Second, students will have a lottery that will assign them to a specific charter school. After that, they have the opportunity to apply for a seat at one of the city’s other fifty-eight charter schools. Instead of being assigned to a specific school, students have a perceived choice in where they attend. However, charter schools are not obligated to admit any student, nor do they have to accept a student population beyond their desired maximum. Advocates for this system claim that this empowers parents by offering their children educational opportunities that were previously closed; detractors state the opposite, claiming that these schools are accountable to no one and may in fact inhibit choices of families.

In addition to choice of schools, the system may offer families better flexibility in where students attend. In public schools, parents enforce their will by voting – but this only occurs every few years and is a slow process to change a school board. In a charter school system, theoretically, a student can leave one school and attend a new one within a short span of time. The dismissing of public schools additionally means that poor performing schools are completely gone – no longer will underprivileged students languish in these institutions.

However, many individuals – including John White, the Lousiana state superintendent of education – agree that admission into charter schools is not equal. In fact, they might increase segregation, as white, wealthy students tend to get admitted to the best charter schools. While there is an enrollment lottery in place in New Orleans, not all charter schools participate in it.

For better or worse, New Orleans is committed to this model of public education. Time will tell if it is able to improve the educational outcomes of thousands of children, or if it will present familiar problems in new forms.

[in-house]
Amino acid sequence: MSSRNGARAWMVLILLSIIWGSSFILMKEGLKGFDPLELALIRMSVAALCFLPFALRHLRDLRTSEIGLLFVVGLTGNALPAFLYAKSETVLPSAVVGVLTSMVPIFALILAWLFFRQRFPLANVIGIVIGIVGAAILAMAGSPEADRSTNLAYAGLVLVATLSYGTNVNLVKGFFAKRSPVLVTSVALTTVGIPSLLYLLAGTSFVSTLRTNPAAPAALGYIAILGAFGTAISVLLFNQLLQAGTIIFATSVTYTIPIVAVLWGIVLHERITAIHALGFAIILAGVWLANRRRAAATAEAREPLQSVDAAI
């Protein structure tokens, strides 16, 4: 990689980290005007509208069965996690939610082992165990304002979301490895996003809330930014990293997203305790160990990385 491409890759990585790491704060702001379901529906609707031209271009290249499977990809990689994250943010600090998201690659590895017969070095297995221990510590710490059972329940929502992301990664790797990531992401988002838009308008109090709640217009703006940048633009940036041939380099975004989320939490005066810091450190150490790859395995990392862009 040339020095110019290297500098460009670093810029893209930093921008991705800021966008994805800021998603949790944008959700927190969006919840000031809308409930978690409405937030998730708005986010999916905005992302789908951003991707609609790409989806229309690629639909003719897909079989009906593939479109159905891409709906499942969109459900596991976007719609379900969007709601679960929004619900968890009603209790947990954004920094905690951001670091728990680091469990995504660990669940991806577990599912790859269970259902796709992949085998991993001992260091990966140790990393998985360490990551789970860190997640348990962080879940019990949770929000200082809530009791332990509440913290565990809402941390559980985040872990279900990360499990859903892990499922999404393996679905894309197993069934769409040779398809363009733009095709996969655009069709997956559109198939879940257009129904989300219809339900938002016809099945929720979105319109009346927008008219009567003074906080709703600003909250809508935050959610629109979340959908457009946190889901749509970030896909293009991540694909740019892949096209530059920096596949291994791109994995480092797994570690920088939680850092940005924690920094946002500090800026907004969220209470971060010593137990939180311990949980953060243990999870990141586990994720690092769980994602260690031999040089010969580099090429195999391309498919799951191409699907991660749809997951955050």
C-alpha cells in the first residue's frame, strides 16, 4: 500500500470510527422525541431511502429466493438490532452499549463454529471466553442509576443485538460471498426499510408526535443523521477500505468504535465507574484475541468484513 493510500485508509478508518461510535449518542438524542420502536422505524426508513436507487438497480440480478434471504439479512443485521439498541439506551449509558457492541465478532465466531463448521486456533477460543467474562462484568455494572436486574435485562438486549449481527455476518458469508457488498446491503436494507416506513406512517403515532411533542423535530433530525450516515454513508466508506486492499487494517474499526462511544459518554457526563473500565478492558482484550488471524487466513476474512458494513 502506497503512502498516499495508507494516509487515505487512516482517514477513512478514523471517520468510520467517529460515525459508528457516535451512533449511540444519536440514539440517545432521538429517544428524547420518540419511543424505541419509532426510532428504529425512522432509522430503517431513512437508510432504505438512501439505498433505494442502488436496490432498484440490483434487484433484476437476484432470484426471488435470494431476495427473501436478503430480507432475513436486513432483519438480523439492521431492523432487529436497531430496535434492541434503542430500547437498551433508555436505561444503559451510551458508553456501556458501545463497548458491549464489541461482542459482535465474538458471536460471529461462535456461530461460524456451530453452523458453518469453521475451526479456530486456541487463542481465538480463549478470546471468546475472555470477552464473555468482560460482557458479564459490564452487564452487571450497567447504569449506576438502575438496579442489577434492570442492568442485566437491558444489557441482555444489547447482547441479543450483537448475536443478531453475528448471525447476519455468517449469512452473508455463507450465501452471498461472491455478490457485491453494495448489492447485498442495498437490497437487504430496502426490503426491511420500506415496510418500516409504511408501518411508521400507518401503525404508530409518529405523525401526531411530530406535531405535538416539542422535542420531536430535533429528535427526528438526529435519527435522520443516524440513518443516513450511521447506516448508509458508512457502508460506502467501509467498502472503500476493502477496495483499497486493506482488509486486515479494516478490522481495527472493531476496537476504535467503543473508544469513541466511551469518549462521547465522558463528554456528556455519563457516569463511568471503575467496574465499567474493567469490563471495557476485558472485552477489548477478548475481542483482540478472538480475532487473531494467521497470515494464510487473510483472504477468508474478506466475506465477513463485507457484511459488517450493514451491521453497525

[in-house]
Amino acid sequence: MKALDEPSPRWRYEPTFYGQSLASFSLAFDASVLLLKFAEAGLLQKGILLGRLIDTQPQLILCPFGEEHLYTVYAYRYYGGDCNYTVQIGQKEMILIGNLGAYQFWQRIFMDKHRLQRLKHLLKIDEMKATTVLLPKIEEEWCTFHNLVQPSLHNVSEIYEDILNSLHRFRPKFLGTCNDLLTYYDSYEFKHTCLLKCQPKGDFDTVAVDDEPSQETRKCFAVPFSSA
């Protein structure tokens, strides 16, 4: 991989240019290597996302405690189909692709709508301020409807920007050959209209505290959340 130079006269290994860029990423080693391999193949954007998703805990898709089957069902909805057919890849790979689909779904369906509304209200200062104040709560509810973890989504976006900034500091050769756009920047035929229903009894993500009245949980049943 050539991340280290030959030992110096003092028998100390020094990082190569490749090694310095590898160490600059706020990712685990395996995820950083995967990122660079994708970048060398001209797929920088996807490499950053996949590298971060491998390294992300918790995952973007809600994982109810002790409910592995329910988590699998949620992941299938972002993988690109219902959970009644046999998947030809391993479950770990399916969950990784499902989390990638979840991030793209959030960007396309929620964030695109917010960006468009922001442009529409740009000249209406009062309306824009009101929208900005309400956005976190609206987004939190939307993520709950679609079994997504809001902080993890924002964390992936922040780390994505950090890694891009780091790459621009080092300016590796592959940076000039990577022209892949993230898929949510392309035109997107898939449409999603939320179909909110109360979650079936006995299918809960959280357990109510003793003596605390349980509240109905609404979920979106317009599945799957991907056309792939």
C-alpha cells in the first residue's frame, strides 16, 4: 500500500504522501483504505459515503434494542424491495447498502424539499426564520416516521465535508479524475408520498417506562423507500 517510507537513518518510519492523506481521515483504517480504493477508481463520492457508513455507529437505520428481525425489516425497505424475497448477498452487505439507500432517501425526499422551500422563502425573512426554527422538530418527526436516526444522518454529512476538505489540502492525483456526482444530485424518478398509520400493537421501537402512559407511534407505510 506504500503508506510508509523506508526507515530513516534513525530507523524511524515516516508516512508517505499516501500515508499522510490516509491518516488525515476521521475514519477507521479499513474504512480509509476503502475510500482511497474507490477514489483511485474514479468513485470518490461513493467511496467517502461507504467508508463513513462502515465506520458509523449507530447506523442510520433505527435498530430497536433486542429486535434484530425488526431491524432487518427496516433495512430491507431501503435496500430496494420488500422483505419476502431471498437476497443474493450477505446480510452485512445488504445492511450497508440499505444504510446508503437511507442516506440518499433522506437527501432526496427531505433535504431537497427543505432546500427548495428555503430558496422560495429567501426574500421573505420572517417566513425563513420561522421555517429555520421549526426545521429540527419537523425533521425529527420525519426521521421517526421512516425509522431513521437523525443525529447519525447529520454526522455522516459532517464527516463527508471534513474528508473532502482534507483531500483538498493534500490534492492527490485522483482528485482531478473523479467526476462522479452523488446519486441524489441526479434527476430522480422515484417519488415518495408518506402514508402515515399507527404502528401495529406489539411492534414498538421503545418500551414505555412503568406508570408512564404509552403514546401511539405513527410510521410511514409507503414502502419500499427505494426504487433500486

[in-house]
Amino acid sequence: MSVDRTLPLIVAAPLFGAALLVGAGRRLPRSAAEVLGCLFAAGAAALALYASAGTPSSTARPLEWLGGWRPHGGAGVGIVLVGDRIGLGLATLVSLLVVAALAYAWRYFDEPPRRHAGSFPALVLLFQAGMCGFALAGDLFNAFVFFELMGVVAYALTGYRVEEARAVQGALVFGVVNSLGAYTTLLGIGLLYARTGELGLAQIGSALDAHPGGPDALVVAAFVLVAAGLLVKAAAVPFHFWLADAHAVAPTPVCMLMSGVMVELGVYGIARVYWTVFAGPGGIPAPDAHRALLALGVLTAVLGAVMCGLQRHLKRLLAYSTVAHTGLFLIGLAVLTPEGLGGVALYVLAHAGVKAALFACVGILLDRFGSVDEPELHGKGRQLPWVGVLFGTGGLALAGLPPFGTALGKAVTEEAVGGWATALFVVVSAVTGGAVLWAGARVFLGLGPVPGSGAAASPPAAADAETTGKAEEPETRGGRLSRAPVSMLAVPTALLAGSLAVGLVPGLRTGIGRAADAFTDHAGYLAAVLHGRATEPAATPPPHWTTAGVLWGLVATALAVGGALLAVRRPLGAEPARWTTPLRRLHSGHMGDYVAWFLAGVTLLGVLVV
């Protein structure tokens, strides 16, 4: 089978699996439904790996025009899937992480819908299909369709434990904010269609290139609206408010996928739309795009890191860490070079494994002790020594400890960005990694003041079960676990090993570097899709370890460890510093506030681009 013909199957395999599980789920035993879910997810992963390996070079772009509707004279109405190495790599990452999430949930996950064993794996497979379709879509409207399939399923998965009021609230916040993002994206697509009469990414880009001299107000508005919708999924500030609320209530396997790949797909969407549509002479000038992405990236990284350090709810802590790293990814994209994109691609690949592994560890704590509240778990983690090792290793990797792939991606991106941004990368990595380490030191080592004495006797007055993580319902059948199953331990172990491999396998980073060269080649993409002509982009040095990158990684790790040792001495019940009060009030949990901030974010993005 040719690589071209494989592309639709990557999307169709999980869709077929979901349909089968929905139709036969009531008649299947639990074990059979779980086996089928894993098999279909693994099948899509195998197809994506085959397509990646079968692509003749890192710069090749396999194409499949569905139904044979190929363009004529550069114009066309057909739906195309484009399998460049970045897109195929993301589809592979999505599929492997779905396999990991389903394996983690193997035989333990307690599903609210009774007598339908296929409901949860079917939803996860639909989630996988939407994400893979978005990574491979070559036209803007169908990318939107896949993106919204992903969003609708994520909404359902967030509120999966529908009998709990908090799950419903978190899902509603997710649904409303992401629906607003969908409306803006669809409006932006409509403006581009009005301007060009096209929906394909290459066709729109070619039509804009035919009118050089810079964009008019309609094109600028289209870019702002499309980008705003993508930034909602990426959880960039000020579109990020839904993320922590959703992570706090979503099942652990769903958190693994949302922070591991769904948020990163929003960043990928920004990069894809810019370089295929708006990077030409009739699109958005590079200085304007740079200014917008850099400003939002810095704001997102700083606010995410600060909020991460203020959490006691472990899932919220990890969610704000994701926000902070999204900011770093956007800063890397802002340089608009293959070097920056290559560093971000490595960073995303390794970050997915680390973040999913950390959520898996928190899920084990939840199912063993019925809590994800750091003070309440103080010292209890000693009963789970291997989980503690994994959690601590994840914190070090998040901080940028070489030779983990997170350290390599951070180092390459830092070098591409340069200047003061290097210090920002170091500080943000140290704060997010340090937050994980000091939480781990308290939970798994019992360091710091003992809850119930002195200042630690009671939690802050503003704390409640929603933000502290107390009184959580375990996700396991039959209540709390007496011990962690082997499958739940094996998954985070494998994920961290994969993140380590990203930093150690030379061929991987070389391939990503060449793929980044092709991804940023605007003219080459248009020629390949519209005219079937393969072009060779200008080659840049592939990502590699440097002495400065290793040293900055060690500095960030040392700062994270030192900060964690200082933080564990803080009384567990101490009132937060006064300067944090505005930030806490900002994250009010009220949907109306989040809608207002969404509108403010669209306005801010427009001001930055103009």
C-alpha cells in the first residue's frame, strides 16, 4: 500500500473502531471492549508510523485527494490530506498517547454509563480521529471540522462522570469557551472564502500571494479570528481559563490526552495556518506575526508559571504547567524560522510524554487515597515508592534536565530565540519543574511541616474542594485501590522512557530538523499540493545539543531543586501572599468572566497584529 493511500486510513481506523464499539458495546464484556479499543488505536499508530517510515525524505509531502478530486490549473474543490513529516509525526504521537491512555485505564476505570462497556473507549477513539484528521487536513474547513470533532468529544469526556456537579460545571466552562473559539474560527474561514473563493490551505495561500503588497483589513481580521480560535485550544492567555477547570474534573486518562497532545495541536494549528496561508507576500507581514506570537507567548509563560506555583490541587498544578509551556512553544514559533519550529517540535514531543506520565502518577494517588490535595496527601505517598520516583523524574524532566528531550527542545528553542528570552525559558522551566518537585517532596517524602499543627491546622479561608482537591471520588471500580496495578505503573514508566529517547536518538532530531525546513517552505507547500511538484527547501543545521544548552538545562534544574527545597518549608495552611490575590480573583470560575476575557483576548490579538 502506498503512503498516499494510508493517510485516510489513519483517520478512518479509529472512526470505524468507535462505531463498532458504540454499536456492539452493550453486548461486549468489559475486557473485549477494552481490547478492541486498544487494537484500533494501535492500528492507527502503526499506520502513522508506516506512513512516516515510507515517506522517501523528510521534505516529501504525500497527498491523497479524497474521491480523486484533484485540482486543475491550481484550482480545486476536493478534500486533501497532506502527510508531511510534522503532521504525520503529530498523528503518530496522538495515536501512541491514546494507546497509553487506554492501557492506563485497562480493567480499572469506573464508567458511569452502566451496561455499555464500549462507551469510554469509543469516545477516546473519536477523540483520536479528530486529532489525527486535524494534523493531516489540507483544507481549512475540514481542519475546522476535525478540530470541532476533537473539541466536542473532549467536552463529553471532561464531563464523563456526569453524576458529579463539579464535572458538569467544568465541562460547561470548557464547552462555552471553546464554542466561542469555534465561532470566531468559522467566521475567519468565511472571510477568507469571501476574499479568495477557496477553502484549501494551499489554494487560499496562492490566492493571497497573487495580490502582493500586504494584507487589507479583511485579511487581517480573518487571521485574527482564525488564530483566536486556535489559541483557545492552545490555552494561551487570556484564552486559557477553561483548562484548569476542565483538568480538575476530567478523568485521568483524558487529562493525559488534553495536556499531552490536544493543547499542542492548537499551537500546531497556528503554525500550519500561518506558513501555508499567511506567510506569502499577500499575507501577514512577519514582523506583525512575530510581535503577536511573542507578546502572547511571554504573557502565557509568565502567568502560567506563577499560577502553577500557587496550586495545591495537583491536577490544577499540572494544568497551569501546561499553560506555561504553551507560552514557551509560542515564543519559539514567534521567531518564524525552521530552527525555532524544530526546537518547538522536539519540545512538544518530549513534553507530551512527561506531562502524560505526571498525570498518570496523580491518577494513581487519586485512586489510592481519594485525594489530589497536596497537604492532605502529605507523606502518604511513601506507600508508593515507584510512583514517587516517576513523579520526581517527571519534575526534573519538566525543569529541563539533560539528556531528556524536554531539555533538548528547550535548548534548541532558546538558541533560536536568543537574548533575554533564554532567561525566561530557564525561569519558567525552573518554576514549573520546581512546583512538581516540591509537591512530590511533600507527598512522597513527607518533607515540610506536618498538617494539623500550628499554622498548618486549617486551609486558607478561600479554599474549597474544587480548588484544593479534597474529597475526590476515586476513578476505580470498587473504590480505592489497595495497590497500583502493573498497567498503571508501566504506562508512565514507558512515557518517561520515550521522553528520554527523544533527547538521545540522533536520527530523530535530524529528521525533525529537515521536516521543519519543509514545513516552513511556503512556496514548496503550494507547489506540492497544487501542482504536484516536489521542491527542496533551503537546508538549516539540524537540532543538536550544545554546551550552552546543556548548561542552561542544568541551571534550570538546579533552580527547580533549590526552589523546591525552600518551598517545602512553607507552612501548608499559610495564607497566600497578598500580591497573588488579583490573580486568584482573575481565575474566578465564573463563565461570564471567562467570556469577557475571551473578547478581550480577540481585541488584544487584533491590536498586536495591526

What the Future May Hold

As enrollment in charter schools has increased across the country, it is clear that for the time being the nation is infatuated with the experimentation and flexibility charter schools offer that deviates from public schools. Advocates of charter schools see them as a welcome, refreshing alternative to worn out, corrupt, bureaucratic public school systems that fail to meet the needs of the rising generation. Individuals involved with New Orleans’s innovation – like Neerav Kingsland – are leaving The Big Easy to introduce their model in other national cities.

Charter schools, some claim, were meant to be temporary seclusions of experimentation that were embraced and governed by teachers themselves, and not meant to compete with public schools. However, the near future seems to indicate that charter schools will remain an attractive alternative to public or private schools. One thing is true, however: Charter schools take funds away from public schools, and as charters continue to gain momentum so too will the debates we have about the role they should play in educating our nation’s youth.

Do you work at or have children who attend a charter school? What do you think about charters, and where do you think we are headed with them?

Jordan Catapano is an English teacher at Conant High School in a Chicago suburb. In addition to being National Board Certificated, he also has worked with the Illinois Association of Teachers of English and currently serves as a school board member for a private school. You can follow him on Twitter at @BuffEnglish, or visit his website